10.12.2023 Author: Vladimir Terehov

On the current condition of relations between the PRC and the EU on the eve of the summit

relations between the PRC and the EU

Before the EU and China summit (the 24th one in a row) set to be held on Dec. 7-8, Minister for Europe and Foreign Affairs Catherine Colonna’s visit to China on November 23–24 was the final in a series of probing activities. Note that these events began to be held in the fall of last year.

Up until now, these “summits” have often taken place in the summer. The fact that the next one has been continually rescheduled speaks much about how complicated the current state of Sino-European relations is. The phrase “mosaic nature” has been used multiple times in the NEO to characterize their current situation. In other words, they have both advantages and disadvantages.

Regarding this, one is compelled to raise concerns once more regarding the effectiveness of attempts to attribute all of the issues facing the USA in the current phase of the Great World Game. Furthermore, the foreign policy measures implemented by Washington over the past ten years have predominantly been a response to the rise of these issues, irrespective of the political affiliation of the ruling administration. The nature of these “reactions” may be up for discussion, but mainly within the American public itself, which is unlikely to need outside advice in this.

As it relates to the second world power, the Europeans are facing their own challenges. For example, in the second half of the last decade, there was justifiable caution about “Chinese shopping trips” in Germany for the actual acquisition of technologically advanced industries. And, while the infamous “American factor” was evident in Berlin’s concerns at the time, it was of mainly secondary importance.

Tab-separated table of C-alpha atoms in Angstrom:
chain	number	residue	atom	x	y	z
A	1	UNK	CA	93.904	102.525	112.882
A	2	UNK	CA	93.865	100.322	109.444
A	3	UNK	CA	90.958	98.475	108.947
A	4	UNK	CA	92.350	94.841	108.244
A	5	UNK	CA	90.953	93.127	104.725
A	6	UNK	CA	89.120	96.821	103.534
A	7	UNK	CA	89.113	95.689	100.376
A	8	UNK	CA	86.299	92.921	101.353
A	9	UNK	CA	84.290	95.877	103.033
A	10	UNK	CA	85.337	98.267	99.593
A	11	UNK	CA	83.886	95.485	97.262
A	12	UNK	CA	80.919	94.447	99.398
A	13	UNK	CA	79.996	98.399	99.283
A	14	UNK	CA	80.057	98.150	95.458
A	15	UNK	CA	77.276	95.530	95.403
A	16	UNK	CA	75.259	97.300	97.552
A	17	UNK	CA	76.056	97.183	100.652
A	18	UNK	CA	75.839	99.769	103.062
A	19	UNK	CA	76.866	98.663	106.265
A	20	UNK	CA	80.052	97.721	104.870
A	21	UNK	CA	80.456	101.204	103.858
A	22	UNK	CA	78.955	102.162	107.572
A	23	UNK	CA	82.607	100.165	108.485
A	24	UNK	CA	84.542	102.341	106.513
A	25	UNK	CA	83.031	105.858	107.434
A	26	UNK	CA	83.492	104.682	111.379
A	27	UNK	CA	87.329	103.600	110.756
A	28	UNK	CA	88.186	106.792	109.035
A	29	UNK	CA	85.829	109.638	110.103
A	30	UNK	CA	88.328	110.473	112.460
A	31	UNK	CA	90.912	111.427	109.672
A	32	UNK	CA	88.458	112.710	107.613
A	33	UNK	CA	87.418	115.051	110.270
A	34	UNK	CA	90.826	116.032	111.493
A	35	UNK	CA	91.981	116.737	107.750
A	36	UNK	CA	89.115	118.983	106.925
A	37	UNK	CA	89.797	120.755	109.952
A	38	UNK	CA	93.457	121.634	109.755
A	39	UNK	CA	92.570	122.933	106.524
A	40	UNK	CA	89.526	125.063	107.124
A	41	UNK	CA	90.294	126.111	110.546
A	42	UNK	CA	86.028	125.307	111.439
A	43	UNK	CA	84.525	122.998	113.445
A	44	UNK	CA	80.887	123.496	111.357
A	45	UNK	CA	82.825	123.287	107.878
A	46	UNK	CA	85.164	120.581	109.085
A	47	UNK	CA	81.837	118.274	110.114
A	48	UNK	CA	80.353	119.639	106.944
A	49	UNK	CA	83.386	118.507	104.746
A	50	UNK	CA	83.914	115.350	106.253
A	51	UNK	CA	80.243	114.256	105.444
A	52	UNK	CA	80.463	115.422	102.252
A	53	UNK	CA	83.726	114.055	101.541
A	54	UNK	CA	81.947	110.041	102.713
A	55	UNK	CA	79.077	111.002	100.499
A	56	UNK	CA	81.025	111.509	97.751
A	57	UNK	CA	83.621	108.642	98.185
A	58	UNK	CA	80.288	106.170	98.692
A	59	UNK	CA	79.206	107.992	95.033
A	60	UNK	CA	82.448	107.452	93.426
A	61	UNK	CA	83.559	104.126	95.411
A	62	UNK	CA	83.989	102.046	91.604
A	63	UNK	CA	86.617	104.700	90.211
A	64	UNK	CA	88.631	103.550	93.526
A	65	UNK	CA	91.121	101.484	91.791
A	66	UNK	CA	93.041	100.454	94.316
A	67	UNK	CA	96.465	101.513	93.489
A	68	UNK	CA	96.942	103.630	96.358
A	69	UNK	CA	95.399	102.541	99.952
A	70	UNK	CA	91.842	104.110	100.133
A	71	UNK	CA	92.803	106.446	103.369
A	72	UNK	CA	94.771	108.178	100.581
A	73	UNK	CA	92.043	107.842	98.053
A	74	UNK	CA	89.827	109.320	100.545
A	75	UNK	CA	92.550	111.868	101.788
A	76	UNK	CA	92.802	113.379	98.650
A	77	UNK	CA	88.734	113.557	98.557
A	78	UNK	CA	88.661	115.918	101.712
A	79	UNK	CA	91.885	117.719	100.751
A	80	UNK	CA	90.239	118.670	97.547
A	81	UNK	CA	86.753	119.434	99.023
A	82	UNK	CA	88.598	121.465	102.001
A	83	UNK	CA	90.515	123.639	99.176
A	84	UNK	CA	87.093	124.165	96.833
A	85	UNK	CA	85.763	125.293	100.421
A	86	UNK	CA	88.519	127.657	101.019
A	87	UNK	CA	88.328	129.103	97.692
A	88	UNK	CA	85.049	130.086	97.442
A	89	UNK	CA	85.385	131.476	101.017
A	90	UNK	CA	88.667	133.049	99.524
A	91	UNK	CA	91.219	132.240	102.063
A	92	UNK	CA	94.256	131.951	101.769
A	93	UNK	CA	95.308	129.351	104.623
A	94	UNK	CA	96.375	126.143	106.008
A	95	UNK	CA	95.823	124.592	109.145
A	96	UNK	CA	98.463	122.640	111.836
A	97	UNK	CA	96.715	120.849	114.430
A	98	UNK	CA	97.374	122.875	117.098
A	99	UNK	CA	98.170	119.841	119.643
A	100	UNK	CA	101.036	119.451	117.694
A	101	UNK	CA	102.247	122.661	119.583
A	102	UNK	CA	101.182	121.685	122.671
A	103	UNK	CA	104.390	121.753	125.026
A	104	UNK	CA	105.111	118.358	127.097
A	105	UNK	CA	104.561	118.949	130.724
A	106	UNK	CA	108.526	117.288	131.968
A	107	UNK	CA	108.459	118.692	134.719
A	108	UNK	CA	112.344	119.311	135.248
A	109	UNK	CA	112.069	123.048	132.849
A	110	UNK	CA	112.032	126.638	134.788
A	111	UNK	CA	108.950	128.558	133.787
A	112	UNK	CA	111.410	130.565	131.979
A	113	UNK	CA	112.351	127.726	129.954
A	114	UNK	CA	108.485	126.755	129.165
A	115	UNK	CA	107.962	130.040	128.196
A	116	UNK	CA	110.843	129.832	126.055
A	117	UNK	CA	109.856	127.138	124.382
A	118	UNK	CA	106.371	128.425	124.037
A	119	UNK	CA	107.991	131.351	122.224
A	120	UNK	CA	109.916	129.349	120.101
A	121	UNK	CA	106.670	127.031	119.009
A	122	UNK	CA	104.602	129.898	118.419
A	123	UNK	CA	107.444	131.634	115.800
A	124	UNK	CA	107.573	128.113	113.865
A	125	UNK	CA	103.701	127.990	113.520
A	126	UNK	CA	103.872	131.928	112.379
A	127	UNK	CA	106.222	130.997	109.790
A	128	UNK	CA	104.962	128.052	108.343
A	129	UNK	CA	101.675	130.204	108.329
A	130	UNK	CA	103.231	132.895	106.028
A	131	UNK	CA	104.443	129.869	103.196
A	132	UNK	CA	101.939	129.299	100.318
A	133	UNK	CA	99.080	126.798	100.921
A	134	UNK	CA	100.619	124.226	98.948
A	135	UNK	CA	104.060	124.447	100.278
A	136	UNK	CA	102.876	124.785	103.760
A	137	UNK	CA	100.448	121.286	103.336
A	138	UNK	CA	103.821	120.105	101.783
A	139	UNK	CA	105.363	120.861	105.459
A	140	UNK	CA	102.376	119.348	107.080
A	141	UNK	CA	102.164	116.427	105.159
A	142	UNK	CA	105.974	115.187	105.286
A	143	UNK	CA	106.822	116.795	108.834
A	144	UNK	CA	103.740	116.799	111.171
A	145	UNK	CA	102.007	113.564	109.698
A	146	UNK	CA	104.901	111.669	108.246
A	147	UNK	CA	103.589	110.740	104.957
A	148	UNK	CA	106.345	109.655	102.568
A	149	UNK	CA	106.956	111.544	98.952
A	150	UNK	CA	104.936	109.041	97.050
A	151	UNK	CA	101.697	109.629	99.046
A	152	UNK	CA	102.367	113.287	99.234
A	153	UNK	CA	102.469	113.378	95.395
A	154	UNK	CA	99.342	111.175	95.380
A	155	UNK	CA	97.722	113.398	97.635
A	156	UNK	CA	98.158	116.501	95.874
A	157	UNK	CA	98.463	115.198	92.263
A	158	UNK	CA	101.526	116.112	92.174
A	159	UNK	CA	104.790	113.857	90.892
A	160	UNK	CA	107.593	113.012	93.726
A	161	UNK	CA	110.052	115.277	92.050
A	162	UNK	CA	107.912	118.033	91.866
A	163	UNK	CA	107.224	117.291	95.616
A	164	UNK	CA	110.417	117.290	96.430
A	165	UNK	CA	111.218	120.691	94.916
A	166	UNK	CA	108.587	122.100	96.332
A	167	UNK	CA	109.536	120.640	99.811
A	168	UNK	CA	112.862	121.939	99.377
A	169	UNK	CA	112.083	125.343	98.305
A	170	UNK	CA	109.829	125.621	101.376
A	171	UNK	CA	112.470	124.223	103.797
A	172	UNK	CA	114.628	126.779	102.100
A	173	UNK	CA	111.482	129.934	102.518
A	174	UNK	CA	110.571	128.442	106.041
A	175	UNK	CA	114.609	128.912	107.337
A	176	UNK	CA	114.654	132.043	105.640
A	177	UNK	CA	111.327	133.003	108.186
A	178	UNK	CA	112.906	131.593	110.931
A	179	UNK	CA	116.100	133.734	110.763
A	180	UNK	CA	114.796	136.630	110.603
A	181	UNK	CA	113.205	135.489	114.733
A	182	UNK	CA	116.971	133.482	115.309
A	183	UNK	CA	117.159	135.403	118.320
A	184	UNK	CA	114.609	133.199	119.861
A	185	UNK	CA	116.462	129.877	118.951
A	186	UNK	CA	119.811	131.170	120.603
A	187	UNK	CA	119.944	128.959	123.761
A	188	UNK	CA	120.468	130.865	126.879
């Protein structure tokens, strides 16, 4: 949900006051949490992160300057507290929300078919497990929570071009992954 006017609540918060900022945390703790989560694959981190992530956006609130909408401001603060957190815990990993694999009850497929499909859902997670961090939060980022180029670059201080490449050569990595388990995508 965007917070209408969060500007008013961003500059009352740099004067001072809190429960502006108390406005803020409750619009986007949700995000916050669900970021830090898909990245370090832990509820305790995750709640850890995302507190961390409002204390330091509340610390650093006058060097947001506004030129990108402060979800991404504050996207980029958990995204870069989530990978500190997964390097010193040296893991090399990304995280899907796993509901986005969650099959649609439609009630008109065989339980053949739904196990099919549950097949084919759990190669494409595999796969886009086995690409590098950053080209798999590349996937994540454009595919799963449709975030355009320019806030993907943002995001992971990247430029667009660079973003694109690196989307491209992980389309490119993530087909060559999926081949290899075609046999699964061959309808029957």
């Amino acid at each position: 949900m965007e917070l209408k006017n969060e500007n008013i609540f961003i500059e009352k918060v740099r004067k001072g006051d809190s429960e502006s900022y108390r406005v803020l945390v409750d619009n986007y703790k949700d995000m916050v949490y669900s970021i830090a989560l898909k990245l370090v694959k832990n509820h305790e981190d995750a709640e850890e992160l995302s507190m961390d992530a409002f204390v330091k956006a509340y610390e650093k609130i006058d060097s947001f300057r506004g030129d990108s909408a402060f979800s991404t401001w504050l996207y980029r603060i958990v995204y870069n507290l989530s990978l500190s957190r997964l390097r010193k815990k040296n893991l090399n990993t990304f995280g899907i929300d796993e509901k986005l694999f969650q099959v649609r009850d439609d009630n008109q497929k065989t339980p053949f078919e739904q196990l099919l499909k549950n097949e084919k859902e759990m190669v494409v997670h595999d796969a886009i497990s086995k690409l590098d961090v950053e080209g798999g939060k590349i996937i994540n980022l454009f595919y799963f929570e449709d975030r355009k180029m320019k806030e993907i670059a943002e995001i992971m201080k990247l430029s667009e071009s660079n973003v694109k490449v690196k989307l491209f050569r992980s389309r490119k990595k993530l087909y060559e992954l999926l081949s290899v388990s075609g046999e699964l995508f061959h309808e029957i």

In a comparable manner, European efforts to “de-risk” especially delicate sectors of trade and economic cooperation with China are motivated, just as they are now. And once more, even if the word itself originated in the USA and turned out to be a tamed form of the far more radical (“original”) decoupling in its semantic content, Europeans’ use of it has nothing to do with “blind copying.” Not to mention the infamous “American occupation” that only exists in the fervent fantasies of propagandist warriors.

Similar to the United States, Europe has a constant, very high negative trade balance with the PRC, despite being one and a half times less. The commentary from the Bloomberg news agency also said that the forthcoming EU and China summit makes this issue evident, which cannot but cause concern in Europe. Note that such worries surfaced far earlier in the USA.

The aforementioned and other economic issues are the consequence of rather objective processes in the global economic body, rather than the “malicious intent of the Chinese Communists.” Beijing has continuously stated that it is willing to talk and work with others to find answers. Notwithstanding the growing prevalence of negative political factors in US-EU ties with the PRC.